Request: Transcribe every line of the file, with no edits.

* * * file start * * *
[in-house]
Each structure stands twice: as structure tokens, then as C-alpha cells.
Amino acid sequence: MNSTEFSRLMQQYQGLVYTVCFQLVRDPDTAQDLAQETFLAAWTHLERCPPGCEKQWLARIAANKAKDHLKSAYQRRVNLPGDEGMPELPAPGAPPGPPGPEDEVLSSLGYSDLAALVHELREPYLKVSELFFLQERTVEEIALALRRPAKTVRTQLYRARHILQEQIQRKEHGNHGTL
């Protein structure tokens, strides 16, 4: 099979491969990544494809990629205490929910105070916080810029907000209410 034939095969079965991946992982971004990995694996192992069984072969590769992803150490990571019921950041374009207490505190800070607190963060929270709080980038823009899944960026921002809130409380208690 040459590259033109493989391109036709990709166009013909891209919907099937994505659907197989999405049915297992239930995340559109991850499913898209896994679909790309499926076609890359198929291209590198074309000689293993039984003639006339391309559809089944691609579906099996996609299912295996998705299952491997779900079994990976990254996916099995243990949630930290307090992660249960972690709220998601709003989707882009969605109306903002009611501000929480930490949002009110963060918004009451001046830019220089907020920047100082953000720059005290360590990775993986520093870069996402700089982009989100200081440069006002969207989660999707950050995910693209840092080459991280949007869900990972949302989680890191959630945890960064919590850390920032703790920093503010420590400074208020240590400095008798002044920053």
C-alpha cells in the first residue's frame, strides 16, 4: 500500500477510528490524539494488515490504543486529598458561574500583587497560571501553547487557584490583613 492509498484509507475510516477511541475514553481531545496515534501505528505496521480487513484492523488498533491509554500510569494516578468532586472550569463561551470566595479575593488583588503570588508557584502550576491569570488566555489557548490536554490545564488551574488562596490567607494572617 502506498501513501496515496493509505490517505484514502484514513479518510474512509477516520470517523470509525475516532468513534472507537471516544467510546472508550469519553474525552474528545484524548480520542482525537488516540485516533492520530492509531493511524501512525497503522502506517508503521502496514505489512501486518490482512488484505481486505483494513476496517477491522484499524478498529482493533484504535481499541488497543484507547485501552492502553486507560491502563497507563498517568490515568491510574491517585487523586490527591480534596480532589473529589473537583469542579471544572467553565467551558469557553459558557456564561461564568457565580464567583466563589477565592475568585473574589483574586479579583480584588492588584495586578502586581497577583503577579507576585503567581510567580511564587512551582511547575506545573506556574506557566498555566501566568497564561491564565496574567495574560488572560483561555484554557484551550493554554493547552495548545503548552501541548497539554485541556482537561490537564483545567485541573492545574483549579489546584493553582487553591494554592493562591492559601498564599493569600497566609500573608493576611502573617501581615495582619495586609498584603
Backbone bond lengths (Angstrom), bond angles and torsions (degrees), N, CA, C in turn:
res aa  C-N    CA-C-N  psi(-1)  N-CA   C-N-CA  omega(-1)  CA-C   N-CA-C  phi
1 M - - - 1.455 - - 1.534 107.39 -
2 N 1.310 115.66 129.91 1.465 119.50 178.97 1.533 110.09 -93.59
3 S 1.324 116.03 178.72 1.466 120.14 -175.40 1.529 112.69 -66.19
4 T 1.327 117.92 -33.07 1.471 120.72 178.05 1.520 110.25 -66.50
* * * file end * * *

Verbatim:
[in-house]
Each structure stands twice: as structure tokens, then as C-alpha cells.
Amino acid sequence: MNSTEFSRLMQQYQGLVYTVCFQLVRDPDTAQDLAQETFLAAWTHLERCPPGCEKQWLARIAANKAKDHLKSAYQRRVNLPGDEGMPELPAPGAPPGPPGPEDEVLSSLGYSDLAALVHELREPYLKVSELFFLQERTVEEIALALRRPAKTVRTQLYRARHILQEQIQRKEHGNHGTL
């Protein structure tokens, strides 16, 4: 099979491969990544494809990629205490929910105070916080810029907000209410 034939095969079965991946992982971004990995694996192992069984072969590769992803150490990571019921950041374009207490505190800070607190963060929270709080980038823009899944960026921002809130409380208690 040459590259033109493989391109036709990709166009013909891209919907099937994505659907197989999405049915297992239930995340559109991850499913898209896994679909790309499926076609890359198929291209590198074309000689293993039984003639006339391309559809089944691609579906099996996609299912295996998705299952491997779900079994990976990254996916099995243990949630930290307090992660249960972690709220998601709003989707882009969605109306903002009611501000929480930490949002009110963060918004009451001046830019220089907020920047100082953000720059005290360590990775993986520093870069996402700089982009989100200081440069006002969207989660999707950050995910693209840092080459991280949007869900990972949302989680890191959630945890960064919590850390920032703790920093503010420590400074208020240590400095008798002044920053």
C-alpha cells in the first residue's frame, strides 16, 4: 500500500477510528490524539494488515490504543486529598458561574500583587497560571501553547487557584490583613 492509498484509507475510516477511541475514553481531545496515534501505528505496521480487513484492523488498533491509554500510569494516578468532586472550569463561551470566595479575593488583588503570588508557584502550576491569570488566555489557548490536554490545564488551574488562596490567607494572617 502506498501513501496515496493509505490517505484514502484514513479518510474512509477516520470517523470509525475516532468513534472507537471516544467510546472508550469519553474525552474528545484524548480520542482525537488516540485516533492520530492509531493511524501512525497503522502506517508503521502496514505489512501486518490482512488484505481486505483494513476496517477491522484499524478498529482493533484504535481499541488497543484507547485501552492502553486507560491502563497507563498517568490515568491510574491517585487523586490527591480534596480532589473529589473537583469542579471544572467553565467551558469557553459558557456564561461564568457565580464567583466563589477565592475568585473574589483574586479579583480584588492588584495586578502586581497577583503577579507576585503567581510567580511564587512551582511547575506545573506556574506557566498555566501566568497564561491564565496574567495574560488572560483561555484554557484551550493554554493547552495548545503548552501541548497539554485541556482537561490537564483545567485541573492545574483549579489546584493553582487553591494554592493562591492559601498564599493569600497566609500573608493576611502573617501581615495582619495586609498584603
Backbone bond lengths (Angstrom), bond angles and torsions (degrees), N, CA, C in turn:
res aa  C-N    CA-C-N  psi(-1)  N-CA   C-N-CA  omega(-1)  CA-C   N-CA-C  phi
1 M - - - 1.455 - - 1.534 107.39 -
2 N 1.310 115.66 129.91 1.465 119.50 178.97 1.533 110.09 -93.59
3 S 1.324 116.03 178.72 1.466 120.14 -175.40 1.529 112.69 -66.19
4 T 1.327 117.92 -33.07 1.471 120.72 178.05 1.520 110.25 -66.50